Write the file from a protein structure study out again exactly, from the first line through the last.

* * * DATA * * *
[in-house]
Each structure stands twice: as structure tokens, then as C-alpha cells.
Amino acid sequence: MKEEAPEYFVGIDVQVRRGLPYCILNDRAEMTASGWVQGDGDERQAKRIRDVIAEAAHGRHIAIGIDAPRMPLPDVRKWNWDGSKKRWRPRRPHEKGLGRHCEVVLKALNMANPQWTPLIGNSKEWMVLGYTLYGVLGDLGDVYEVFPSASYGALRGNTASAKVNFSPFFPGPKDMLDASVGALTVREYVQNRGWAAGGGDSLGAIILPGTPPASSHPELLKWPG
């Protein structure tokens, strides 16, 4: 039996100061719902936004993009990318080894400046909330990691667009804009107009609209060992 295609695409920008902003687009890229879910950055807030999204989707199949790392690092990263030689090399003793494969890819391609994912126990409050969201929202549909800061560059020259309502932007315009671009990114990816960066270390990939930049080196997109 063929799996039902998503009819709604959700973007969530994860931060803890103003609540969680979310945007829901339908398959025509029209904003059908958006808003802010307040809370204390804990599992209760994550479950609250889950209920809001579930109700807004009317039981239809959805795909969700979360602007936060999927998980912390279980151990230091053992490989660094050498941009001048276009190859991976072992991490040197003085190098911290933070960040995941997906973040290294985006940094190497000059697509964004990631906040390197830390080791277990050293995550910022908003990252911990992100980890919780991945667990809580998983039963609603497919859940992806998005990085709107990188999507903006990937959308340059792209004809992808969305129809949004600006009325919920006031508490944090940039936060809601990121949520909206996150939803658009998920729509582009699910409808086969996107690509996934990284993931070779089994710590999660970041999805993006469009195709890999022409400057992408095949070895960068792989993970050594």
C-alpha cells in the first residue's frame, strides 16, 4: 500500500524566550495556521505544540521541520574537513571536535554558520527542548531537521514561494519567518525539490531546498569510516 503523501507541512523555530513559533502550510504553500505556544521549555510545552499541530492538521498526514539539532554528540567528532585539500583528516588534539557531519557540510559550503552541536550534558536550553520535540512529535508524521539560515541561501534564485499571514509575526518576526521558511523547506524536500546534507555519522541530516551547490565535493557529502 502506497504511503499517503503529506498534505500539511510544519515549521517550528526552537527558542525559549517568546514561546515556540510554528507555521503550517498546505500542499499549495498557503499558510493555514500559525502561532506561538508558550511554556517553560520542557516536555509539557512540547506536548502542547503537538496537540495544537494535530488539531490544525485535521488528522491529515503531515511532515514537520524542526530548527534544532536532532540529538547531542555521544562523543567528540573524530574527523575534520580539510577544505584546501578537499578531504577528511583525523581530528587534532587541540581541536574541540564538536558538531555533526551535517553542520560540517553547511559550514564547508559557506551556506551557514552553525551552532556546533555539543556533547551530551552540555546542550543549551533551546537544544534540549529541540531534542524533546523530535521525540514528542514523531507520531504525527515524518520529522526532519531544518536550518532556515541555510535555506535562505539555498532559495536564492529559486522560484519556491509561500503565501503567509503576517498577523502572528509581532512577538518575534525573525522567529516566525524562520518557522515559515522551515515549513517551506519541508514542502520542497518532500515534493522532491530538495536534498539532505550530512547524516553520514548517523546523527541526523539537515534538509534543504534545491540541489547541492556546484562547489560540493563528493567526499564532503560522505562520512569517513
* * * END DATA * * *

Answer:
[in-house]
Each structure stands twice: as structure tokens, then as C-alpha cells.
Amino acid sequence: MKEEAPEYFVGIDVQVRRGLPYCILNDRAEMTASGWVQGDGDERQAKRIRDVIAEAAHGRHIAIGIDAPRMPLPDVRKWNWDGSKKRWRPRRPHEKGLGRHCEVVLKALNMANPQWTPLIGNSKEWMVLGYTLYGVLGDLGDVYEVFPSASYGALRGNTASAKVNFSPFFPGPKDMLDASVGALTVREYVQNRGWAAGGGDSLGAIILPGTPPASSHPELLKWPG
């Protein structure tokens, strides 16, 4: 039996100061719902936004993009990318080894400046909330990691667009804009107009609209060992 295609695409920008902003687009890229879910950055807030999204989707199949790392690092990263030689090399003793494969890819391609994912126990409050969201929202549909800061560059020259309502932007315009671009990114990816960066270390990939930049080196997109 063929799996039902998503009819709604959700973007969530994860931060803890103003609540969680979310945007829901339908398959025509029209904003059908958006808003802010307040809370204390804990599992209760994550479950609250889950209920809001579930109700807004009317039981239809959805795909969700979360602007936060999927998980912390279980151990230091053992490989660094050498941009001048276009190859991976072992991490040197003085190098911290933070960040995941997906973040290294985006940094190497000059697509964004990631906040390197830390080791277990050293995550910022908003990252911990992100980890919780991945667990809580998983039963609603497919859940992806998005990085709107990188999507903006990937959308340059792209004809992808969305129809949004600006009325919920006031508490944090940039936060809601990121949520909206996150939803658009998920729509582009699910409808086969996107690509996934990284993931070779089994710590999660970041999805993006469009195709890999022409400057992408095949070895960068792989993970050594």
C-alpha cells in the first residue's frame, strides 16, 4: 500500500524566550495556521505544540521541520574537513571536535554558520527542548531537521514561494519567518525539490531546498569510516 503523501507541512523555530513559533502550510504553500505556544521549555510545552499541530492538521498526514539539532554528540567528532585539500583528516588534539557531519557540510559550503552541536550534558536550553520535540512529535508524521539560515541561501534564485499571514509575526518576526521558511523547506524536500546534507555519522541530516551547490565535493557529502 502506497504511503499517503503529506498534505500539511510544519515549521517550528526552537527558542525559549517568546514561546515556540510554528507555521503550517498546505500542499499549495498557503499558510493555514500559525502561532506561538508558550511554556517553560520542557516536555509539557512540547506536548502542547503537538496537540495544537494535530488539531490544525485535521488528522491529515503531515511532515514537520524542526530548527534544532536532532540529538547531542555521544562523543567528540573524530574527523575534520580539510577544505584546501578537499578531504577528511583525523581530528587534532587541540581541536574541540564538536558538531555533526551535517553542520560540517553547511559550514564547508559557506551556506551557514552553525551552532556546533555539543556533547551530551552540555546542550543549551533551546537544544534540549529541540531534542524533546523530535521525540514528542514523531507520531504525527515524518520529522526532519531544518536550518532556515541555510535555506535562505539555498532559495536564492529559486522560484519556491509561500503565501503567509503576517498577523502572528509581532512577538518575534525573525522567529516566525524562520518557522515559515522551515515549513517551506519541508514542502520542497518532500515534493522532491530538495536534498539532505550530512547524516553520514548517523546523527541526523539537515534538509534543504534545491540541489547541492556546484562547489560540493563528493567526499564532503560522505562520512569517513